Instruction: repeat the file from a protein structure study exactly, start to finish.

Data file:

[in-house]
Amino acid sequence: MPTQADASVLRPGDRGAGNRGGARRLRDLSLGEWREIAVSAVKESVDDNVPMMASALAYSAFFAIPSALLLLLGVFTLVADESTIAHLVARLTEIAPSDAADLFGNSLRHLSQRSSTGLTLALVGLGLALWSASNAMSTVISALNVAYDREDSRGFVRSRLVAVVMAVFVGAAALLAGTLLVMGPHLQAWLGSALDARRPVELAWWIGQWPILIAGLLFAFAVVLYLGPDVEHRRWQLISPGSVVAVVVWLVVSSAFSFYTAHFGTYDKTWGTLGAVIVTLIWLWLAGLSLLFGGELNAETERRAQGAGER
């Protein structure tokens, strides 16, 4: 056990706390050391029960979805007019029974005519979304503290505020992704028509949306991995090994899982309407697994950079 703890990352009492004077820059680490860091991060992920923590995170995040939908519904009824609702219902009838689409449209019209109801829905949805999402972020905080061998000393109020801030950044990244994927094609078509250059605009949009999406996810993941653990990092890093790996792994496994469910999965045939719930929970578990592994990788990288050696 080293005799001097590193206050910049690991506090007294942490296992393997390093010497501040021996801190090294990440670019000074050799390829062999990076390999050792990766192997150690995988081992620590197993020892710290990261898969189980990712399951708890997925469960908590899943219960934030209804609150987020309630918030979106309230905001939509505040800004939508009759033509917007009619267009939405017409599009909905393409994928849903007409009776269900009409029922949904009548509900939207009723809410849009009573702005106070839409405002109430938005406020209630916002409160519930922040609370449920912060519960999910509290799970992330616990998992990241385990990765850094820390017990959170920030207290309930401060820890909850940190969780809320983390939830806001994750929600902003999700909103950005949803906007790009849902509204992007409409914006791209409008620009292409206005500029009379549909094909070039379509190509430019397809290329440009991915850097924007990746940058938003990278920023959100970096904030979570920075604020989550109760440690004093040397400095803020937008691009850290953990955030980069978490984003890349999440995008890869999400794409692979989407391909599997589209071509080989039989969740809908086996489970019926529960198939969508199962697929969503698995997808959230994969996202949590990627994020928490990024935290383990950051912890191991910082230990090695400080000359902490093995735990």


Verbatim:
[in-house]
Amino acid sequence: MPTQADASVLRPGDRGAGNRGGARRLRDLSLGEWREIAVSAVKESVDDNVPMMASALAYSAFFAIPSALLLLLGVFTLVADESTIAHLVARLTEIAPSDAADLFGNSLRHLSQRSSTGLTLALVGLGLALWSASNAMSTVISALNVAYDREDSRGFVRSRLVAVVMAVFVGAAALLAGTLLVMGPHLQAWLGSALDARRPVELAWWIGQWPILIAGLLFAFAVVLYLGPDVEHRRWQLISPGSVVAVVVWLVVSSAFSFYTAHFGTYDKTWGTLGAVIVTLIWLWLAGLSLLFGGELNAETERRAQGAGER
């Protein structure tokens, strides 16, 4: 056990706390050391029960979805007019029974005519979304503290505020992704028509949306991995090994899982309407697994950079 703890990352009492004077820059680490860091991060992920923590995170995040939908519904009824609702219902009838689409449209019209109801829905949805999402972020905080061998000393109020801030950044990244994927094609078509250059605009949009999406996810993941653990990092890093790996792994496994469910999965045939719930929970578990592994990788990288050696 080293005799001097590193206050910049690991506090007294942490296992393997390093010497501040021996801190090294990440670019000074050799390829062999990076390999050792990766192997150690995988081992620590197993020892710290990261898969189980990712399951708890997925469960908590899943219960934030209804609150987020309630918030979106309230905001939509505040800004939508009759033509917007009619267009939405017409599009909905393409994928849903007409009776269900009409029922949904009548509900939207009723809410849009009573702005106070839409405002109430938005406020209630916002409160519930922040609370449920912060519960999910509290799970992330616990998992990241385990990765850094820390017990959170920030207290309930401060820890909850940190969780809320983390939830806001994750929600902003999700909103950005949803906007790009849902509204992007409409914006791209409008620009292409206005500029009379549909094909070039379509190509430019397809290329440009991915850097924007990746940058938003990278920023959100970096904030979570920075604020989550109760440690004093040397400095803020937008691009850290953990955030980069978490984003890349999440995008890869999400794409692979989407391909599997589209071509080989039989969740809908086996489970019926529960198939969508199962697929969503698995997808959230994969996202949590990627994020928490990024935290383990950051912890191991910082230990090695400080000359902490093995735990």